'Grandpa would have loved this.' Vintage truck museum to host major fundraising memorial ball

HIDDEN away on the outskirts of Glasgow is a warehouse filled with beautifully preserved and still roadworthy vintage trucks dating back to the 1930s. Visits to this transport museum in miniature are by request only. However, on December 7, the Donald Malcolm Heritage Centre in Brookfield, Renfrewshire, will be the unique setting for a charity ball organised in honour of one of Scotland's most successful businessmen, with one of the lorries serving as a make-shift stage[1].

Donald Malcolm started working for the family-run haulage firm at just 13, transforming it into a multi-millions pound business that now employees more than 2000 people across the UK. The memorial ball, held by-annually at the centre has raised almost GBP200,000 for cancer charities, including Glasgow's world-famous Beatson centre, with just two events. It was launched by Nicola Malcolm, after the death of her beloved grandfather from cancer in November 2013.

When he was diagnosed with cancer of the tongue on his 60th birthday he was given just six months to live. However he was still negotiating contracts for the haulage firm he devoted his life to six months before his death, after a 17-year fight. The business "kept him alive," according to his son Andrew.

Donald's granddaughter Nicola launched the ball the year after his death, raising GBP85,000 for funds for Cancer Research UK. The second generated GBP112,000 for the Beatson.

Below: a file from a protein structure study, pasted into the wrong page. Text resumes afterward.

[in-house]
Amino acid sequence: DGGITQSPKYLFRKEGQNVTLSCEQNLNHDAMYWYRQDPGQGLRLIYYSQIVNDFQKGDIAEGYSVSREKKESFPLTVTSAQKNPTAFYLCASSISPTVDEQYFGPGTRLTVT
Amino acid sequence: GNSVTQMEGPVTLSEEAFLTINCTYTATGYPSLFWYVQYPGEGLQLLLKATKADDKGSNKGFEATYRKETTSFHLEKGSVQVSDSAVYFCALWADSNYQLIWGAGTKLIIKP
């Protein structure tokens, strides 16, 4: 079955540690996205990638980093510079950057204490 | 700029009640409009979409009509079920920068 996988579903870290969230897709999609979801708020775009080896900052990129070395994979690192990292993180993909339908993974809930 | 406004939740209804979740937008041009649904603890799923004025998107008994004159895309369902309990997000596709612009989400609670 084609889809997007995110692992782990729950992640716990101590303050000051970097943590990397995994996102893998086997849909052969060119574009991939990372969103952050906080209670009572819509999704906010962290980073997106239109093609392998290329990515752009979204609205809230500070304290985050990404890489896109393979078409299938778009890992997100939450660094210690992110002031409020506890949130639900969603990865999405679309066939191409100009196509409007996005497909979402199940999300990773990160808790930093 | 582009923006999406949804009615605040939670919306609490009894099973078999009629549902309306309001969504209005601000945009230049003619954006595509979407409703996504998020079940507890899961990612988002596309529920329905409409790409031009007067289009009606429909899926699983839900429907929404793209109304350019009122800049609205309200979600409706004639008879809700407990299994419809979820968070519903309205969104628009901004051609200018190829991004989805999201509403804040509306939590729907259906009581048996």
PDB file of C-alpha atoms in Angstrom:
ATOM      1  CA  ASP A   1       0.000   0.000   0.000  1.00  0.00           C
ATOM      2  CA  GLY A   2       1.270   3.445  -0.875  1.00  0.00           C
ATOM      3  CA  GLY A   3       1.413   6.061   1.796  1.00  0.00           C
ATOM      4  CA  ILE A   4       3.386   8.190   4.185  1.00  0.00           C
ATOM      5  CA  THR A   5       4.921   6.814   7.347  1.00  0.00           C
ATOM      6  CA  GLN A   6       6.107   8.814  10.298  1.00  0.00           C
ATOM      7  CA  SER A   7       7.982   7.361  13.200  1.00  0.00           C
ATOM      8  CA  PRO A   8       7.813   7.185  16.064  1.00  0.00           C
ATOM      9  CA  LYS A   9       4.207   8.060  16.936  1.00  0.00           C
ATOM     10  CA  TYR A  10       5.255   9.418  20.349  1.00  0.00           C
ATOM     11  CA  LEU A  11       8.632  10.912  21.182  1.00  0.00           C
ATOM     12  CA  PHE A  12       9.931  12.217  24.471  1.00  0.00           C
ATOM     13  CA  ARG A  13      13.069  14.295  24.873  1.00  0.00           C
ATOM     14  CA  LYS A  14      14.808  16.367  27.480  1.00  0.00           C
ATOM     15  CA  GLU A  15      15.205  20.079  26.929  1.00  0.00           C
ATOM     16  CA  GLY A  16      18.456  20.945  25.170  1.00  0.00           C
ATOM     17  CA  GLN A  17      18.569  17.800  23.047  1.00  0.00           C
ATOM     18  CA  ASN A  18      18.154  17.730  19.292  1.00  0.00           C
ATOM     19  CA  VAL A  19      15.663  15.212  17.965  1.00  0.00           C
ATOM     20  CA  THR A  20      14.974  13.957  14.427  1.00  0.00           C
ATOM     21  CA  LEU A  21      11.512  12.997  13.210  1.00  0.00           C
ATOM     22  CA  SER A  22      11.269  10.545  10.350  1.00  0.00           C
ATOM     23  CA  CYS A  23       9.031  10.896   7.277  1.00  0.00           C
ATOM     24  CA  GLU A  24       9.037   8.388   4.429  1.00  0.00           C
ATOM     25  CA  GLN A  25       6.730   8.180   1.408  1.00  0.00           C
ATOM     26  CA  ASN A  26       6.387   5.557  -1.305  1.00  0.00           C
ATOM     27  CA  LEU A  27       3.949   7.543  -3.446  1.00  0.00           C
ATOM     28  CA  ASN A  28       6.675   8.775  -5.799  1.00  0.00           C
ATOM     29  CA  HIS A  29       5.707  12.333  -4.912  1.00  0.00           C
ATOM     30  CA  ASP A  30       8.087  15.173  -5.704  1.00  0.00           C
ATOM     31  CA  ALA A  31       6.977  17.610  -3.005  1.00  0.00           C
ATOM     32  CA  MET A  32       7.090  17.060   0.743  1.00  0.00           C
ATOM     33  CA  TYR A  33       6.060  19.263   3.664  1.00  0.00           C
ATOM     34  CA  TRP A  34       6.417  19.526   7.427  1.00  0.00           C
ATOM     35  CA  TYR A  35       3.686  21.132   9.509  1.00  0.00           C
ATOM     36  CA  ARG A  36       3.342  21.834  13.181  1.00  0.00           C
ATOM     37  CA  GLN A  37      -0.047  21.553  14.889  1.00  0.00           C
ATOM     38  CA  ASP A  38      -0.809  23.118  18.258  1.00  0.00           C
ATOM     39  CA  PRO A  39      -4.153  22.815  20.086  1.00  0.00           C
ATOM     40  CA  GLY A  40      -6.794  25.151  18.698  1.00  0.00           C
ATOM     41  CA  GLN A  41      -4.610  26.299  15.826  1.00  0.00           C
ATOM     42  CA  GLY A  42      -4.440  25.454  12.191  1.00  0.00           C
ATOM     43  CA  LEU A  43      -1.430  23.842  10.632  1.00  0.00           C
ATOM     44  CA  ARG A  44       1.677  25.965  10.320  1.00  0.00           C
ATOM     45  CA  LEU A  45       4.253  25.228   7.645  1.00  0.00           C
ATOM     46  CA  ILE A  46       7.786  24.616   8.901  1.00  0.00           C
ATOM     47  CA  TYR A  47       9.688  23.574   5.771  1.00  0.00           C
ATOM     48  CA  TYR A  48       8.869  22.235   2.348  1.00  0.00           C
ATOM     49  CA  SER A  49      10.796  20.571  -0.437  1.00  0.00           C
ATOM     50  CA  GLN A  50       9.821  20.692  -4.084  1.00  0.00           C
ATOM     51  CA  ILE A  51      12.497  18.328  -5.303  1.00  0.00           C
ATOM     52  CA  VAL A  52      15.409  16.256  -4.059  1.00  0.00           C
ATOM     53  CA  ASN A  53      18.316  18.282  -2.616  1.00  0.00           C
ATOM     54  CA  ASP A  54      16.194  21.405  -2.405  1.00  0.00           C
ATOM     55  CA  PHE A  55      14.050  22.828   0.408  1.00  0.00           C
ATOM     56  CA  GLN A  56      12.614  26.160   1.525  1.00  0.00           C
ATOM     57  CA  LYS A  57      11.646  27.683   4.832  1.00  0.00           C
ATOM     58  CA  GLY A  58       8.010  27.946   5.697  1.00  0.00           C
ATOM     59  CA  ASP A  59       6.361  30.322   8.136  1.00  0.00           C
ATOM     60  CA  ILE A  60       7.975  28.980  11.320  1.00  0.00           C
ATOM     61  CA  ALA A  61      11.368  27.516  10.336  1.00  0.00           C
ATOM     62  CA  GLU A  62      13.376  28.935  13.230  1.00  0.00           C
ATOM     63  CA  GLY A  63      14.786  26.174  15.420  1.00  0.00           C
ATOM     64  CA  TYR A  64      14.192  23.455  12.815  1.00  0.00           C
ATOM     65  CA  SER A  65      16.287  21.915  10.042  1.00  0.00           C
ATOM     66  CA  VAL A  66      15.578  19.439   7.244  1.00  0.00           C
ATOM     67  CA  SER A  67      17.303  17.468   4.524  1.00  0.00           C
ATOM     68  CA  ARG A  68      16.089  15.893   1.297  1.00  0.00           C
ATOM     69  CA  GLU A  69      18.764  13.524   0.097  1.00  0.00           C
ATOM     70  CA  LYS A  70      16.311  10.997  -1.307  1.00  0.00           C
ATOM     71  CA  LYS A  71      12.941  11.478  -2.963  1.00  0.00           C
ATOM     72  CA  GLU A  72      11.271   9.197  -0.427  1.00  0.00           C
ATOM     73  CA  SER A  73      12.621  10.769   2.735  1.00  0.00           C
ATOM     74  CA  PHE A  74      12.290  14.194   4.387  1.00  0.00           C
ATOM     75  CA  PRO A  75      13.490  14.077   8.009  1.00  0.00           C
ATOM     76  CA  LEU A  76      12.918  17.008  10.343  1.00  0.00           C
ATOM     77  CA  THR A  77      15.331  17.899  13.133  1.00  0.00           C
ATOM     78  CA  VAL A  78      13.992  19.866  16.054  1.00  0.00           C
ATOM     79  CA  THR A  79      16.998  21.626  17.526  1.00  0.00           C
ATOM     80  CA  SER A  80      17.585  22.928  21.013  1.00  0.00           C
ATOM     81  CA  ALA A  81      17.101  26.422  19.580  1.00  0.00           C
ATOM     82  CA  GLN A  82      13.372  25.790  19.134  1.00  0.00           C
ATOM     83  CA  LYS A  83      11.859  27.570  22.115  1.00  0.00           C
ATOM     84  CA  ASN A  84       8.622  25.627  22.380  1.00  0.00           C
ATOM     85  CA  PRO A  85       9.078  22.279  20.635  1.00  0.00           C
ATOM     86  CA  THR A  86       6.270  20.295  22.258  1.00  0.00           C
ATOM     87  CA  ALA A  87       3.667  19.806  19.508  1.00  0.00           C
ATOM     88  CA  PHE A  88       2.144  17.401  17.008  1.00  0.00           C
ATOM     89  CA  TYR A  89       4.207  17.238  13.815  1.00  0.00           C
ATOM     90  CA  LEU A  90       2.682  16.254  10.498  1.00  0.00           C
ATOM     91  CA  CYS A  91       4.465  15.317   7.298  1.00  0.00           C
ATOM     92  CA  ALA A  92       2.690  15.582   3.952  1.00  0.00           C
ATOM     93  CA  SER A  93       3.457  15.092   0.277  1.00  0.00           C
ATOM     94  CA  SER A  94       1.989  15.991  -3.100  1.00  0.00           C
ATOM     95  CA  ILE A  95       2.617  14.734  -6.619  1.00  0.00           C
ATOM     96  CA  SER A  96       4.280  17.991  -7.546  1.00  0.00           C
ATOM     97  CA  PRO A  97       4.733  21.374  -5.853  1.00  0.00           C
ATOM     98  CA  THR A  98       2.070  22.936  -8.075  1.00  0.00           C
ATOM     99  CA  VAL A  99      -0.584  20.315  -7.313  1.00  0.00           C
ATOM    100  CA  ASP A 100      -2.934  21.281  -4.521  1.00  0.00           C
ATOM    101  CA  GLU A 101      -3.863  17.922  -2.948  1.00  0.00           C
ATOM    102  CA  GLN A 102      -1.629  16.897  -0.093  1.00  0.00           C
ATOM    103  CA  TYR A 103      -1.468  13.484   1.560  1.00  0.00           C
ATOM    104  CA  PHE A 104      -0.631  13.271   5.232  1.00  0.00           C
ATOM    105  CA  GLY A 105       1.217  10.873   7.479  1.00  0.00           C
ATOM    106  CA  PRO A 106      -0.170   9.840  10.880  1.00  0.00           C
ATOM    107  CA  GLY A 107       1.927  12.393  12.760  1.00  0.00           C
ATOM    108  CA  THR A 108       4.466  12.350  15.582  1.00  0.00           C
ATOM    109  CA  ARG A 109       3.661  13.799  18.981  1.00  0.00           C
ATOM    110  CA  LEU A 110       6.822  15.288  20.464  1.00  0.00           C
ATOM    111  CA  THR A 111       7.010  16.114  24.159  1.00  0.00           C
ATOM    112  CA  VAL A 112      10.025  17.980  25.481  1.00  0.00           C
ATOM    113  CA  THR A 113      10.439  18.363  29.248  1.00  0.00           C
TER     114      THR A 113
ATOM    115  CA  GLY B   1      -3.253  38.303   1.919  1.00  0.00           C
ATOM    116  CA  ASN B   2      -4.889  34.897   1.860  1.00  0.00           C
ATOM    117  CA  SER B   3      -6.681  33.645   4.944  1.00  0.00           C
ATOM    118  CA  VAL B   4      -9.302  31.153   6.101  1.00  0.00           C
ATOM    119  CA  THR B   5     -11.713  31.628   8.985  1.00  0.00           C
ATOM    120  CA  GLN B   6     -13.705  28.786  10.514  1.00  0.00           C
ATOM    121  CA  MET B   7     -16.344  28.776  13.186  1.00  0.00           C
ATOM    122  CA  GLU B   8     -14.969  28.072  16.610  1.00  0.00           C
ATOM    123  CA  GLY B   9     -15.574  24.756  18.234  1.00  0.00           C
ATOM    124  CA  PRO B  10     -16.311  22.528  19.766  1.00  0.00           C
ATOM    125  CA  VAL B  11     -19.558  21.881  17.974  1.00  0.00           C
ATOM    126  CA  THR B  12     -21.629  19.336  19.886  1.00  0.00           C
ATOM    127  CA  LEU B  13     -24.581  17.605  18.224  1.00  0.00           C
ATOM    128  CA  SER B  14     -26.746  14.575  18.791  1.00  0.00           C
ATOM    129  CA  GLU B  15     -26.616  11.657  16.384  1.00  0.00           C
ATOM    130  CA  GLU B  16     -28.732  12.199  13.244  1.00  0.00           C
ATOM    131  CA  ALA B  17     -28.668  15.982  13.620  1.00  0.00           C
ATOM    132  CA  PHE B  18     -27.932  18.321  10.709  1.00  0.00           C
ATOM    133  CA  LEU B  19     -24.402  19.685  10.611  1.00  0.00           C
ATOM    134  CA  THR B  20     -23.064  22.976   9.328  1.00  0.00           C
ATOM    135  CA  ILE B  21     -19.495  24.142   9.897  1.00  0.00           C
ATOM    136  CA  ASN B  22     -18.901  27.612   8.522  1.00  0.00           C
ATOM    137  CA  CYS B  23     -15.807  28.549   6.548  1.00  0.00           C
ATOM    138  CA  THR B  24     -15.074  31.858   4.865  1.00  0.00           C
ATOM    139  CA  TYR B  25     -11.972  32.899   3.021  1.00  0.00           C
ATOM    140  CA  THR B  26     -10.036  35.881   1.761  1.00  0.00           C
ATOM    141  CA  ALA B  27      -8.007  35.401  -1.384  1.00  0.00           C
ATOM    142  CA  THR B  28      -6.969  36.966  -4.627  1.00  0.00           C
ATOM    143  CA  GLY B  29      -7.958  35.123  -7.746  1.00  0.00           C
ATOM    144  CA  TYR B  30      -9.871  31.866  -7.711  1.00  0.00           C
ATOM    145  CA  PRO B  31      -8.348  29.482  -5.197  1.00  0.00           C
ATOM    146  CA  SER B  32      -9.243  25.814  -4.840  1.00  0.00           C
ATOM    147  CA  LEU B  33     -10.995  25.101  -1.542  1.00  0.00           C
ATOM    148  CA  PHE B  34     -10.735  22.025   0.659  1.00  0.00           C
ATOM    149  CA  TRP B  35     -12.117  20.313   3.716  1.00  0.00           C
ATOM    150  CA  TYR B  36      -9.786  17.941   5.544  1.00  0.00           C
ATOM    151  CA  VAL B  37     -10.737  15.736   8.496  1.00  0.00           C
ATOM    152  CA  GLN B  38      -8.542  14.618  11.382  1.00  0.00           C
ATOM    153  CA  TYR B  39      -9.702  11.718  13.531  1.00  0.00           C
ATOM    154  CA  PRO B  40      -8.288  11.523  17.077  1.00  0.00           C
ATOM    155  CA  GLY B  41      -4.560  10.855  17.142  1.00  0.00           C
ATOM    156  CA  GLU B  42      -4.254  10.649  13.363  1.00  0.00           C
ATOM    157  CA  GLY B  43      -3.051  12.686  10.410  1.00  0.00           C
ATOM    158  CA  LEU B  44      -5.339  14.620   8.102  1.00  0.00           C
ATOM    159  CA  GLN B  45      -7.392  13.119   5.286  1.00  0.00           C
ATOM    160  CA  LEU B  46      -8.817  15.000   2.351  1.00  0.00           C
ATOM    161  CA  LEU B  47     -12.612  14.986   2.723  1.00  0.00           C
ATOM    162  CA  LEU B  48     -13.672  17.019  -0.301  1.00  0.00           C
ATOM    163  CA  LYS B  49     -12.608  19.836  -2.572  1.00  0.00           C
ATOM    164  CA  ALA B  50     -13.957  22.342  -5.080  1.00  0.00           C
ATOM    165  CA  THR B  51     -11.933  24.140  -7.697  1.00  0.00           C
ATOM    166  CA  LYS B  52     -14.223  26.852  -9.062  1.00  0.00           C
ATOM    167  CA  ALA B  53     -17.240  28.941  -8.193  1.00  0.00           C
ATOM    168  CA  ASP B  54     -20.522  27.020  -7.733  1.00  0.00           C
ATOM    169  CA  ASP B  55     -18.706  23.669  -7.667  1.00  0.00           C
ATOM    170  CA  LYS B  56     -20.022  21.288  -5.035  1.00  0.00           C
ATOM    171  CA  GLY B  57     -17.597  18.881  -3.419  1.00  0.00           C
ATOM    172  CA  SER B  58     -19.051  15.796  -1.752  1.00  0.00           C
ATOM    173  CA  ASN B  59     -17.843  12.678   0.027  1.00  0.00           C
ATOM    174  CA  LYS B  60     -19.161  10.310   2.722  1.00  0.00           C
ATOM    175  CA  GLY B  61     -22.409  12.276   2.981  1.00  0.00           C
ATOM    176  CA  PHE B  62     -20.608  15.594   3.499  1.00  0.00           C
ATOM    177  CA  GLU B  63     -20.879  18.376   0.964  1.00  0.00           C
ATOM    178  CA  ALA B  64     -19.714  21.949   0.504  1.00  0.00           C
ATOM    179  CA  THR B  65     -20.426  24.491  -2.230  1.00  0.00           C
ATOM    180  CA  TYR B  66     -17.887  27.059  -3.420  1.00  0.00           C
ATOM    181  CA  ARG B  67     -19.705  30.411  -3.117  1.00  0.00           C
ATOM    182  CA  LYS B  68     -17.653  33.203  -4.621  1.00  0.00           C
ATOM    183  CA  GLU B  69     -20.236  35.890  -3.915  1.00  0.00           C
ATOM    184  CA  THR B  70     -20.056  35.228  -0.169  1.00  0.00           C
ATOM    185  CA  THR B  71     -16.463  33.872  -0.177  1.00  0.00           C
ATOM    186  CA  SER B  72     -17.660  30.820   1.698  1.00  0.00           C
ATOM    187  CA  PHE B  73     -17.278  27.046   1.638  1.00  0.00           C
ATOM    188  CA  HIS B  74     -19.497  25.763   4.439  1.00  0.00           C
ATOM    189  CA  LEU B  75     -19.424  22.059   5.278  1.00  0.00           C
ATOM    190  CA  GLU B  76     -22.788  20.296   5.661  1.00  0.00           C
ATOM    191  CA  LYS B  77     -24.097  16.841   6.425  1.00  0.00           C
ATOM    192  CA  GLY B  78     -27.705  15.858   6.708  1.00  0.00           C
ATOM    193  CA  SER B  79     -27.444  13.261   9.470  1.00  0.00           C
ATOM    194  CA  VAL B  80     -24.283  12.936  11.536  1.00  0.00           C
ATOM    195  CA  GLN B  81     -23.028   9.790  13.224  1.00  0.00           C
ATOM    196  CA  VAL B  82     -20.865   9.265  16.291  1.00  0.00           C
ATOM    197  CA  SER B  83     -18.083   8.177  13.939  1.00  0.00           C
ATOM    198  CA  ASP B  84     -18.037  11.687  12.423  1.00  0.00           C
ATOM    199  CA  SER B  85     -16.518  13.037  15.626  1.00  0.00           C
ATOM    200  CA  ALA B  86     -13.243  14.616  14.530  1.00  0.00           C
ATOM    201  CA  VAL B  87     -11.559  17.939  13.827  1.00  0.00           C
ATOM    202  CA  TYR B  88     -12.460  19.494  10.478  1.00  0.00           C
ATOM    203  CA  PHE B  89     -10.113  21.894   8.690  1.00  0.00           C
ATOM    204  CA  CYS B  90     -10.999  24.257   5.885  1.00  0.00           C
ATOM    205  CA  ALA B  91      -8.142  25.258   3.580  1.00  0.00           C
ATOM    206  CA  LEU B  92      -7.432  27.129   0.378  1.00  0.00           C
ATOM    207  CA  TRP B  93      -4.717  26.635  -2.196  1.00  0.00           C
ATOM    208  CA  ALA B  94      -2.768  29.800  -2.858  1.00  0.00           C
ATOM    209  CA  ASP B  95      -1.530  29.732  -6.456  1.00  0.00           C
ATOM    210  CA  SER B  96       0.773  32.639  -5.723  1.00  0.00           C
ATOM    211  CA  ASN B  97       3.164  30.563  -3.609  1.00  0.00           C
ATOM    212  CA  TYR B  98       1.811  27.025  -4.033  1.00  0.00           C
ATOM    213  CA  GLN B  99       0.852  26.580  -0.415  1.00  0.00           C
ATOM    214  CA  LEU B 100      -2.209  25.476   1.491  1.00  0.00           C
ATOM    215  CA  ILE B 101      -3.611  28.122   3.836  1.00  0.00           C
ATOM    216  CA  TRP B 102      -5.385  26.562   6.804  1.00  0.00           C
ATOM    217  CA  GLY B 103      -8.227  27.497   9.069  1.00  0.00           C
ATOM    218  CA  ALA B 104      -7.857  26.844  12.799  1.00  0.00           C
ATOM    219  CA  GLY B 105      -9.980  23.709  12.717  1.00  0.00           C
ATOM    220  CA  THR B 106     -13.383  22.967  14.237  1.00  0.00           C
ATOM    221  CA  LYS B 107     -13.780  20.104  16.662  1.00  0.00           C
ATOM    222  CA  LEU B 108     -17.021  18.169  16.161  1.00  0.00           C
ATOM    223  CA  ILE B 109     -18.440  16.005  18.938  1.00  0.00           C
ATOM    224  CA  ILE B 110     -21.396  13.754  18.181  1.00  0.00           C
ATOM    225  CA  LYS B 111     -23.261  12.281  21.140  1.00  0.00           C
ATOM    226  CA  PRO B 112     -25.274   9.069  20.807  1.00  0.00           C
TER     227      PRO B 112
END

This year's event, the third, on December 7, will benefit both Maggie's Cancer Centres and the Beatson and all tickets sold out in just two weeks. Nicola. who lives in Brookfield, Renfrewshire,said: "We were down in London attending Ronan Keating's Emerald and Ivy Ball (for Cancer Research UK) and I said to dad, I'd love to do one of these in Scotland[2], a mini one, and I'd like to do it in memory of grandpa. "At that time it was ten years since grandpa had died.

"We had a great relationship, Dad and I are still not very good about talking about grandpa. "He had 13 grandchildren but he treated all of them the same way. I did horse-riding the boys did rugby and hockey and he came to everything.

"Dad had said to me if you hold it in a hotel it would make a lot more money but I said to him that it wouldn't be as special. "The amount of people who come up and say, I knew your grandpa, tell you all the little stories."

Donald's son and Nicola's father Andrew, said; "We do the ball every two years now and it's got to have a link to cancer. "I remember the first time, it was quite hard to persuade businessmen to take a table in a truck shed. The company was founded in 1921, by Donald's father Walter and started off with one horse and cart and a lorry.

Donald lost his dad at the age of nine and started working for this business at 13, helping his mother Marion with day to day tasks. Read more: Times Past: Meet the Glasgow woman who took on the law courts and won[3] It's still very much a family-run firm with around 200 employees having a connection to the Malcolm name.